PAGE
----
AvatarCato
    Contributor

    Hello EduardoRL,

    Please answer the following questions:

    1. Is it possible to physically log on desktop using the same credentials?

    2. Can you authenticate with the same credentials using any SSH client?

    3. Is host part of AD/LDAP/Kerberos setup?

    4. Are there any authentication errors printed in system logs after failed NoMachine authentication attempt?

    If answer to 2. is yes, the problem is most likely related to PAM configuration. Create backup of ‘/etc/pam.d/nx’ and overwrite it with content of ‘/etc/pam.d/sshd’. Let us know if it helps.

    in reply to: Failed to connect after OS upgrade #10693
    AvatarCato
    Contributor

    Hello rob8861,

    We managed to reproduce the problem. It seems that some upgrade operations are performed after reboot. Post-reboot configuration is done under ‘_mbsetupuser’ account. For some reasons this user is detected as desktop owner on login window and NoMachine Server waits until he accepts the incoming connection. Problem should disappear after next OS reboot. You can check this Stack Overflow thread for additional information:

    http://stackoverflow.com/questions/33391174/who-or-what-is-mbsetupuser

    in reply to: Clean install – service doesn’t start Win 10 #10560
    AvatarCato
    Contributor

    Hello christphe,

    Logs suggest that ‘nxlsa’ module wasn’t loaded by operating system. This can only be done during boot time, so please check if rebooting your Windows helps.

    If the problem still persists:

    1. Gather NoMachine logs using this guide: https://www.nomachine.com/DT07M00098.

    2. Check the value of ‘HKEY_LOCAL_MACHINE\SYSTEM\CurrentControlSet\Control\Lsa’ registry key.

    3. Check if ‘nxlsa’ module is loaded correctly using Process Explorer:

    – Download and install package from https://technet.microsoft.com/pl-pl/sysinternals/processexplorer.

    – Start Process Explorer as Administrator.

    – Click on ‘Find’ and ‘Find handle or DLL’. Type ‘nxlsa’ in search box.

    If the module is correctly loaded, search result will show that module belongs to ‘lsass.exe’ process.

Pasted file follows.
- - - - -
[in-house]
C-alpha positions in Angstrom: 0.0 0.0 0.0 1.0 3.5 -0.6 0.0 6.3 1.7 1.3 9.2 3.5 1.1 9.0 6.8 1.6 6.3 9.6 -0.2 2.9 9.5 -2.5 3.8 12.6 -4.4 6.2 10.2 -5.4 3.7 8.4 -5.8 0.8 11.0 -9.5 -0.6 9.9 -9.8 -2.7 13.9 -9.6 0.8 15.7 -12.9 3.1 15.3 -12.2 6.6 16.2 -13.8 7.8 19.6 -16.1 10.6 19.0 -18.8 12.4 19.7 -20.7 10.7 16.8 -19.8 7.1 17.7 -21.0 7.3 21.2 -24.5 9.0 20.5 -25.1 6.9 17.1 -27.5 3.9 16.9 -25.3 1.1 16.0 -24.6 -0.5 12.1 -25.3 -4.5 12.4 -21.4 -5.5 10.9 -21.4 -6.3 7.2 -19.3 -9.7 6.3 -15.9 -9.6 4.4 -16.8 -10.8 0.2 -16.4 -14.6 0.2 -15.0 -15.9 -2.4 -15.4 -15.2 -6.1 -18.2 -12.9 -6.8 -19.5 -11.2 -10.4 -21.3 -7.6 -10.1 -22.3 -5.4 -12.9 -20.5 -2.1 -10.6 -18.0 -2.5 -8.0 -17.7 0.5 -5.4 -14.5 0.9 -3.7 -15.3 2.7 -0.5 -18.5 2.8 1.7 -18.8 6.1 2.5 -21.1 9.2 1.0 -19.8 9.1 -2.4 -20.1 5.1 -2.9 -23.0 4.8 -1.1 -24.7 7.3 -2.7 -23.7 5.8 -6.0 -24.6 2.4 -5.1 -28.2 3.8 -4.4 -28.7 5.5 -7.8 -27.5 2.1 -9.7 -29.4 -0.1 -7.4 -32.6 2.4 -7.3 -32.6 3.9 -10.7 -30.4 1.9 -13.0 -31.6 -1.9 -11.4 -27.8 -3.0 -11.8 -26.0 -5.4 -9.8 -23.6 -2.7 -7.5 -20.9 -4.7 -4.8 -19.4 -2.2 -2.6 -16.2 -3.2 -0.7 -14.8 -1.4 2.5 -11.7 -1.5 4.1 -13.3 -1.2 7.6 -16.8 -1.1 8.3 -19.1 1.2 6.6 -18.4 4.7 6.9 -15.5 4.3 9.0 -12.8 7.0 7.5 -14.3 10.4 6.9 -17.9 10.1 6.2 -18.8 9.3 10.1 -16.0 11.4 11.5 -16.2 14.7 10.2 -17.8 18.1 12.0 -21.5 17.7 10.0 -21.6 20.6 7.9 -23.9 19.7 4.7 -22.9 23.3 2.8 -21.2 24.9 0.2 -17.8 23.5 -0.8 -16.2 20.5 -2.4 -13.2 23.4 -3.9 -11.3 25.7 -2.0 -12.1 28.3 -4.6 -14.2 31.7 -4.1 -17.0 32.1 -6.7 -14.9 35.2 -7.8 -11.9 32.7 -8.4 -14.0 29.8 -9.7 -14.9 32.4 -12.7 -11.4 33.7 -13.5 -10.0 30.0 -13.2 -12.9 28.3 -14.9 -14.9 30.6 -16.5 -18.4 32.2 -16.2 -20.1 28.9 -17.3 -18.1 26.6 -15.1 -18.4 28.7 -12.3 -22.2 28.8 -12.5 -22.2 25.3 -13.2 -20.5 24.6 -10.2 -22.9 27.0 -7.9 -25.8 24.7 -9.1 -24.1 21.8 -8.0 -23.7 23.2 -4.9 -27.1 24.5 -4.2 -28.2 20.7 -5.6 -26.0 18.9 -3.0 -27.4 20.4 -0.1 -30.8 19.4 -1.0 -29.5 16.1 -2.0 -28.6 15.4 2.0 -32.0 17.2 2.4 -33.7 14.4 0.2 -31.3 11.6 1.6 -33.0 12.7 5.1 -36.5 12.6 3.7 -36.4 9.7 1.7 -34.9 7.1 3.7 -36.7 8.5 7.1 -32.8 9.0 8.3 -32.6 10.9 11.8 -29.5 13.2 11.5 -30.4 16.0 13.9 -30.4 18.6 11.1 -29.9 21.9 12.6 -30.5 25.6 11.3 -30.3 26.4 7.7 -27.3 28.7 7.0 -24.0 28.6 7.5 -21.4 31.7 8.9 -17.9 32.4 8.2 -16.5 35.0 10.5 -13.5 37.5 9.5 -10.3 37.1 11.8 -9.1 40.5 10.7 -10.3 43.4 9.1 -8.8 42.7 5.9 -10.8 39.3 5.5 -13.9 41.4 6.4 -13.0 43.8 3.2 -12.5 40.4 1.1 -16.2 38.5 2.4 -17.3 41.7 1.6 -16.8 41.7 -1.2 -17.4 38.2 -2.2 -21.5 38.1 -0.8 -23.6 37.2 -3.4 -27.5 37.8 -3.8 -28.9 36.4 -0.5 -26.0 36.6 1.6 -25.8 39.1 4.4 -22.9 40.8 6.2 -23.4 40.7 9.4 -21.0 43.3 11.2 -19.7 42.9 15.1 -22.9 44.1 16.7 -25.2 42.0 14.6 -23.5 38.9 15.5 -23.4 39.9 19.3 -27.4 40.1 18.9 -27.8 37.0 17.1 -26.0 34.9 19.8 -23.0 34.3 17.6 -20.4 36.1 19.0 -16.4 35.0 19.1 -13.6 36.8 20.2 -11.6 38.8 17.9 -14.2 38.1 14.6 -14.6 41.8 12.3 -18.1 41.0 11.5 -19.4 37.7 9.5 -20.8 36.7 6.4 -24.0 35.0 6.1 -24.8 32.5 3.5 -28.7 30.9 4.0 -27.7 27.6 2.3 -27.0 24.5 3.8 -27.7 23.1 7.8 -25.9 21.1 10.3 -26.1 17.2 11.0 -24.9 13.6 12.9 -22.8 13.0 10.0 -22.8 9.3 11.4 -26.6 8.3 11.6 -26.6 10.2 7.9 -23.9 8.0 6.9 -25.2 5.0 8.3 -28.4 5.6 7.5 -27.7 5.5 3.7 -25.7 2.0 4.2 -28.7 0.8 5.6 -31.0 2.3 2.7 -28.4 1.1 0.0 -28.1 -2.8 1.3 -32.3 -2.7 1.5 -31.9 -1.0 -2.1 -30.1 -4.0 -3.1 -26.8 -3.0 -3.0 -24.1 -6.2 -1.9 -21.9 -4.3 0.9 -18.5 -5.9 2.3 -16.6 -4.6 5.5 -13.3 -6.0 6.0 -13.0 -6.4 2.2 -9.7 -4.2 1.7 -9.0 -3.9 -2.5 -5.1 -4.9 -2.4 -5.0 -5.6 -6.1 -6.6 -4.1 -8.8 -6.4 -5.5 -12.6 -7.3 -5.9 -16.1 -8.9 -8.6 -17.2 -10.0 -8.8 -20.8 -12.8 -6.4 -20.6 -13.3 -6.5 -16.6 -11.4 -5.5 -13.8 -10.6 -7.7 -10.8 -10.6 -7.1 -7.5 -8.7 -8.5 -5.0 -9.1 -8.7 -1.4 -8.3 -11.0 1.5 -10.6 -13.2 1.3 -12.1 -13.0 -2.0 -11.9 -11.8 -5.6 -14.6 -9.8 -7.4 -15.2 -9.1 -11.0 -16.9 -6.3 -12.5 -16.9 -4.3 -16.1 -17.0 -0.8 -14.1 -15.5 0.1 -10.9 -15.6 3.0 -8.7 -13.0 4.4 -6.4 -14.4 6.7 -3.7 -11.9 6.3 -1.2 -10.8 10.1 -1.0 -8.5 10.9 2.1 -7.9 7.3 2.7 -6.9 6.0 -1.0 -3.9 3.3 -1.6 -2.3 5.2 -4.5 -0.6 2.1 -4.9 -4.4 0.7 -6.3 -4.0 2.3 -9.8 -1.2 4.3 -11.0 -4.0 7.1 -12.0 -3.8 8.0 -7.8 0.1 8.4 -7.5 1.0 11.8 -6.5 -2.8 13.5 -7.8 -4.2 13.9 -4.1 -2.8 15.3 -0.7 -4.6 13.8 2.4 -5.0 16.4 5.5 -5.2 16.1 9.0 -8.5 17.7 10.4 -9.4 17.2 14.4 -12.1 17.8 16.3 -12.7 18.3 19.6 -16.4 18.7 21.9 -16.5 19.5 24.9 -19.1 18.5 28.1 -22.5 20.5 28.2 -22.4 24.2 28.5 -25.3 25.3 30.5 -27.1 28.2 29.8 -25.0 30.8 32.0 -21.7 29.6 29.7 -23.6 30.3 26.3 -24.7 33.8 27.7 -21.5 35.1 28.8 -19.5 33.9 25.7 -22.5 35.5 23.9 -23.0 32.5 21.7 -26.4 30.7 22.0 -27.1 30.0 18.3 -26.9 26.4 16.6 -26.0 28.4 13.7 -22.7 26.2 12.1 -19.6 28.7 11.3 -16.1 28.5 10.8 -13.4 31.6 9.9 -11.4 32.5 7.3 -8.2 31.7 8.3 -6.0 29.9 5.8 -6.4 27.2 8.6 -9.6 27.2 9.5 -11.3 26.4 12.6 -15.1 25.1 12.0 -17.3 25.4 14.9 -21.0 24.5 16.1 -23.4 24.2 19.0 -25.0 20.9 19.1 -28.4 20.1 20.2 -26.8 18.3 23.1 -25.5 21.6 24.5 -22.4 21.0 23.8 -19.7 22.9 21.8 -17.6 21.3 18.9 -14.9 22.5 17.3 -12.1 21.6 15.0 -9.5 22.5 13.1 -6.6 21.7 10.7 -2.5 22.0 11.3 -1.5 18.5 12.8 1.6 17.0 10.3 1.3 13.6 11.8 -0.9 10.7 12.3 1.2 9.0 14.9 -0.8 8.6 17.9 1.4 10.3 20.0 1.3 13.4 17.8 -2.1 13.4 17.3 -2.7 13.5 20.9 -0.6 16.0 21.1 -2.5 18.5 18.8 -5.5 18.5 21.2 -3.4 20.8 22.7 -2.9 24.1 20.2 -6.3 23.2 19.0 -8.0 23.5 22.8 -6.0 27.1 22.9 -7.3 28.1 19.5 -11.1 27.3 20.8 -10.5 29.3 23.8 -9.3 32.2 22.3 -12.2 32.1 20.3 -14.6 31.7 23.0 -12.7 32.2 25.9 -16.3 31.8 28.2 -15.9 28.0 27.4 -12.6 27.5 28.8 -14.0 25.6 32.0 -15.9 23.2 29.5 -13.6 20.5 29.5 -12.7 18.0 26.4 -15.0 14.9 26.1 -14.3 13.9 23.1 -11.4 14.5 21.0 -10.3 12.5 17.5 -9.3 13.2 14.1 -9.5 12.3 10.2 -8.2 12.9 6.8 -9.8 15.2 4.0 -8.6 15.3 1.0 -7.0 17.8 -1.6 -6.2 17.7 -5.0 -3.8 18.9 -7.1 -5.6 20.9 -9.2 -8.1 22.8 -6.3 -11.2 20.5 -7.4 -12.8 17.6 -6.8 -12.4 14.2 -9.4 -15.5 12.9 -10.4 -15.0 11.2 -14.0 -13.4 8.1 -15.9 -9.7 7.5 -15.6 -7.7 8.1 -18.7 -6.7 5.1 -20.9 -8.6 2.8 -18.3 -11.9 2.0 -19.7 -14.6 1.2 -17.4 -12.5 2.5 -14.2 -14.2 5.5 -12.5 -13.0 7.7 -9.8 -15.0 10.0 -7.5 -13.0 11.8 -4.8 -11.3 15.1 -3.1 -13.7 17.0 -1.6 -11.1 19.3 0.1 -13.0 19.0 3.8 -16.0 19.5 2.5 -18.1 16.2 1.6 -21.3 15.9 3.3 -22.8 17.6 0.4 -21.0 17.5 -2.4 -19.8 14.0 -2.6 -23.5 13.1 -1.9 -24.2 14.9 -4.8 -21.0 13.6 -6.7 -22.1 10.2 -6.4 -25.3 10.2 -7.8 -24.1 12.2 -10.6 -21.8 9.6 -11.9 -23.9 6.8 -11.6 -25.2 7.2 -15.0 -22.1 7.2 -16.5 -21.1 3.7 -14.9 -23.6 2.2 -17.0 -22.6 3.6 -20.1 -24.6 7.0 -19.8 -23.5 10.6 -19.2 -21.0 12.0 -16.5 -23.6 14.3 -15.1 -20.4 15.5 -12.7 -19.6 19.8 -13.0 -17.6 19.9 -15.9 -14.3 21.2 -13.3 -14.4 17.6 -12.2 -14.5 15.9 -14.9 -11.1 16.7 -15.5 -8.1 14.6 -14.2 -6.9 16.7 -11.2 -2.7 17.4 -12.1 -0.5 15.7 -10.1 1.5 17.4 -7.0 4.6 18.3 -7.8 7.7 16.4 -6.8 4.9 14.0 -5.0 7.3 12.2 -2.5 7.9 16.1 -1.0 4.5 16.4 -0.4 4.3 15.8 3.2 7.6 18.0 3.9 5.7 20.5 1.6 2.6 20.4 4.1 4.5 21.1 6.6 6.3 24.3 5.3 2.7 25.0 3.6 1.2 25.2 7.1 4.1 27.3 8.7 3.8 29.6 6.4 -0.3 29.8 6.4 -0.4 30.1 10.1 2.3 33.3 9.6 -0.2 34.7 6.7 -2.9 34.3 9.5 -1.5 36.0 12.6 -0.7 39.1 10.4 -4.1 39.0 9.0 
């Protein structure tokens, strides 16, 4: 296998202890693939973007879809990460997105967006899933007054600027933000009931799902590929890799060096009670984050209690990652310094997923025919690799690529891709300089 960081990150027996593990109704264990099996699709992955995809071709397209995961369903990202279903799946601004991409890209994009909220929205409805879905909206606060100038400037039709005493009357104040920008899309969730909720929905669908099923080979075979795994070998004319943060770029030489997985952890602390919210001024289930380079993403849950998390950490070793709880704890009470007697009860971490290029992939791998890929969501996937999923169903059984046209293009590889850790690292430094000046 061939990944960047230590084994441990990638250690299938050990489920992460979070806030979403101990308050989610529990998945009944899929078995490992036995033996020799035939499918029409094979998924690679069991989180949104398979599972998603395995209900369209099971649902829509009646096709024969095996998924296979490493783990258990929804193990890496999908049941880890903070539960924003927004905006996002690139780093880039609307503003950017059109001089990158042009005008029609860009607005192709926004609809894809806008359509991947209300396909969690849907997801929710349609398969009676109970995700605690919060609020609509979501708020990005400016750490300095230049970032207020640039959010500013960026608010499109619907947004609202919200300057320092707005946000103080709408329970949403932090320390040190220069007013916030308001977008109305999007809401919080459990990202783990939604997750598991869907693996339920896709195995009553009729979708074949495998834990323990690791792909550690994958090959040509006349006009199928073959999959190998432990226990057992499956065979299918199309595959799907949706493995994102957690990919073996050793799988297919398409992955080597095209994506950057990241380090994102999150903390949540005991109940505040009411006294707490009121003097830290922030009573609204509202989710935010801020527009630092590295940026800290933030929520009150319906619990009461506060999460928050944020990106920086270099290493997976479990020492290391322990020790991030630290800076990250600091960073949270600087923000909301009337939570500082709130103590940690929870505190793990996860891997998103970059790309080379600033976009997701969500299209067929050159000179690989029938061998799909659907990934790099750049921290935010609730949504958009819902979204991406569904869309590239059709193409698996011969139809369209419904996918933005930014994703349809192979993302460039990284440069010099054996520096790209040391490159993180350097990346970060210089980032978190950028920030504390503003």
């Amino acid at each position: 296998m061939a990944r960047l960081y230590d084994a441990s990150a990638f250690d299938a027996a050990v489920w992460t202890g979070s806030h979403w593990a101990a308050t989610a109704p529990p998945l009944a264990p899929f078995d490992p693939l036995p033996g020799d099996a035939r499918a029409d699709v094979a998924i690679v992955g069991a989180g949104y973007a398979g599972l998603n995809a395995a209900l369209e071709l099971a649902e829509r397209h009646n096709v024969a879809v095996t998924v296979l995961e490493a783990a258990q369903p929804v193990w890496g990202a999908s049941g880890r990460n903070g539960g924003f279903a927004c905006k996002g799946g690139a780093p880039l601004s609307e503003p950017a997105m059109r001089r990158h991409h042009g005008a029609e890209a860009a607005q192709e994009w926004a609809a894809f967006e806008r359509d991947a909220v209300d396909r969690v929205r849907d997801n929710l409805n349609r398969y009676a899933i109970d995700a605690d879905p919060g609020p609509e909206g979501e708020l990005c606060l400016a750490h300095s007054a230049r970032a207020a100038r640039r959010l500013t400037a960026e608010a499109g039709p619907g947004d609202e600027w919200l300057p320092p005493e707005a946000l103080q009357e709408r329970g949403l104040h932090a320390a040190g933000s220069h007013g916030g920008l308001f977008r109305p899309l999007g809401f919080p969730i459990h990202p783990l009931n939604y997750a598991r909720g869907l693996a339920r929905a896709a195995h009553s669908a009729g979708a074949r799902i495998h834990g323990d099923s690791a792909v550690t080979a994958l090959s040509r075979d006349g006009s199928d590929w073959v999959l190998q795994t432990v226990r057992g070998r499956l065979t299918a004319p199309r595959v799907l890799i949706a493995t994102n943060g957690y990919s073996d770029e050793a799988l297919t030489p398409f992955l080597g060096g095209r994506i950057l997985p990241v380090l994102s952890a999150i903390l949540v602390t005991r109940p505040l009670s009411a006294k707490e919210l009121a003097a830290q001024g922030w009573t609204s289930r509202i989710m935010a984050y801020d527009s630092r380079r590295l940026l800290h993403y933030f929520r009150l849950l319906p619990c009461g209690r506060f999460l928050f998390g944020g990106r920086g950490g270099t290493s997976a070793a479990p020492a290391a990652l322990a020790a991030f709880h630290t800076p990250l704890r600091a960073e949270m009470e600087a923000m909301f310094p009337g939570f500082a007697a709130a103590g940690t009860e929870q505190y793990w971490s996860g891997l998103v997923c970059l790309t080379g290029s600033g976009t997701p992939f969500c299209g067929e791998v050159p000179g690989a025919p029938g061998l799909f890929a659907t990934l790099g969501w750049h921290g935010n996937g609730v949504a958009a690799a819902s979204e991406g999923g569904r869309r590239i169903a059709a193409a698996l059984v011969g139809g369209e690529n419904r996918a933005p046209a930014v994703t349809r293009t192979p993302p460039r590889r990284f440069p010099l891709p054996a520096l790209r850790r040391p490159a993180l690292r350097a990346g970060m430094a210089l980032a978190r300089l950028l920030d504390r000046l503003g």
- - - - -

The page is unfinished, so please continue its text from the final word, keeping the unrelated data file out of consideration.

Send logs, value of registry key and result of ‘nxlsa’ query to forum[at]nomachine[dot]com.

    in reply to: Authentication failure for one user Linux #10503
    AvatarCato
    Contributor

    Hello mgda,

    Authentication failure is most likely related to PAM configuration.

    Is it possible to authenticate with NX using any other domain account? Since you are able to authenticate via SSH it is possible that SSH PAM cofiguration contains something that is missing in NX (pam_winbind, pam_centrify, pam_krb5…). By default NX protocol includes PAM configuration of ‘su’ command. Is it possible to successfully run ‘su mgda’ from another account? You can also try to backup current NX PAM configuration placed in ‘/etc/pam.d/nx’ and overwrite it with content of ‘/etc/pam.d/sshd’. If that doesn’t help check with UPN name format,
    i.e. mgda@corp.mydomain.com.

    If still no success, please send us output of ‘tail -n 50 /var/log/secure.log’ after failed authentication attempt and content of ‘etc/pam.d’ directory.

    Please submit it to forum[at]nomachine[dot]com.

    in reply to: Windows account won’t accept my password #10016
    AvatarCato
    Contributor

    Hello dco63,

    Please answer the following questions:

    1. Is the host on which you are trying to log part of Active Directory?

    If it is, please make sure that you’re providing full name in correct format:

    ‘<user_name>@<domain_name>’  or ‘<domain_name>\<user_name>’.

    2. Did you change your account name in the past?

    If so, please check this thread for additional information: https://www.nomachine.com/forums/topic/admin-changes.

    AvatarCato
    Contributor

    Hi jonbelanger,

    The direct reason of authentication failure is crash of nxexec process. Can you send us the crash report?
    You should find it in ‘/Library/Logs/CrashReporter’.

    AvatarCato
    Contributor

    Hello jonbelanger,

    Please, answer the following questions:

    1. Could you authenticate with the same account on troublesome host using previous NoMachine versions? If so, which version worked for you?

    2. Are you using NX or SSH protocol? Does changing the protocol help?

    3. Can you authenticate on El Captain server using other account?